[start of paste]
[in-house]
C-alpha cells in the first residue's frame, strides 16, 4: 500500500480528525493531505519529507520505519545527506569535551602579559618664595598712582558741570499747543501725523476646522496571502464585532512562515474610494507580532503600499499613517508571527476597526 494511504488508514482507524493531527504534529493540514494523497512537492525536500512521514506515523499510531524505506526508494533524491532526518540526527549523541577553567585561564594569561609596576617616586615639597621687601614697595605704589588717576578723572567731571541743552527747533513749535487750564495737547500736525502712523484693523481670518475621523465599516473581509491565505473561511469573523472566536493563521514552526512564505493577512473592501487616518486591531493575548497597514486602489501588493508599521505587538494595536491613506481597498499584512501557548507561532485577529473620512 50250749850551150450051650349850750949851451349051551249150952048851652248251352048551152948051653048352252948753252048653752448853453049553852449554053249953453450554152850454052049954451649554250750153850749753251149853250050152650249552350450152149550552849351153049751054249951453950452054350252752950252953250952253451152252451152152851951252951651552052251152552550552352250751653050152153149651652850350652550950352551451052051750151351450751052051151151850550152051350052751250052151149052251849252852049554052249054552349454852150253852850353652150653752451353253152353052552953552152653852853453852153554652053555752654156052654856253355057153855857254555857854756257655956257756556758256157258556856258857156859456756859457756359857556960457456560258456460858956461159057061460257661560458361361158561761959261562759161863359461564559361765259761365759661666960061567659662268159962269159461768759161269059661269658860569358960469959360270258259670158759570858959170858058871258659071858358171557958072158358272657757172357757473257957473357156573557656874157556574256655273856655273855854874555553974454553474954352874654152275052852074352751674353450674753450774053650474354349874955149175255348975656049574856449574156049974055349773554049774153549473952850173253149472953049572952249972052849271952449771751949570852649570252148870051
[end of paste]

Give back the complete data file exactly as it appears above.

[in-house]
C-alpha cells in the first residue's frame, strides 16, 4: 500500500480528525493531505519529507520505519545527506569535551602579559618664595598712582558741570499747543501725523476646522496571502464585532512562515474610494507580532503600499499613517508571527476597526 494511504488508514482507524493531527504534529493540514494523497512537492525536500512521514506515523499510531524505506526508494533524491532526518540526527549523541577553567585561564594569561609596576617616586615639597621687601614697595605704589588717576578723572567731571541743552527747533513749535487750564495737547500736525502712523484693523481670518475621523465599516473581509491565505473561511469573523472566536493563521514552526512564505493577512473592501487616518486591531493575548497597514486602489501588493508599521505587538494595536491613506481597498499584512501557548507561532485577529473620512 50250749850551150450051650349850750949851451349051551249150952048851652248251352048551152948051653048352252948753252048653752448853453049553852449554053249953453450554152850454052049954451649554250750153850749753251149853250050152650249552350450152149550552849351153049751054249951453950452054350252752950252953250952253451152252451152152851951252951651552052251152552550552352250751653050152153149651652850350652550950352551451052051750151351450751052051151151850550152051350052751250052151149052251849252852049554052249054552349454852150253852850353652150653752451353253152353052552953552152653852853453852153554652053555752654156052654856253355057153855857254555857854756257655956257756556758256157258556856258857156859456756859457756359857556960457456560258456460858956461159057061460257661560458361361158561761959261562759161863359461564559361765259761365759661666960061567659662268159962269159461768759161269059661269658860569358960469959360270258259670158759570858959170858058871258659071858358171557958072158358272657757172357757473257957473357156573557656874157556574256655273856655273855854874555553974454553474954352874654152275052852074352751674353450674753450774053650474354349874955149175255348975656049574856449574156049974055349773554049774153549473952850173253149472953049572952249972052849271952449771751949570852649570252148870051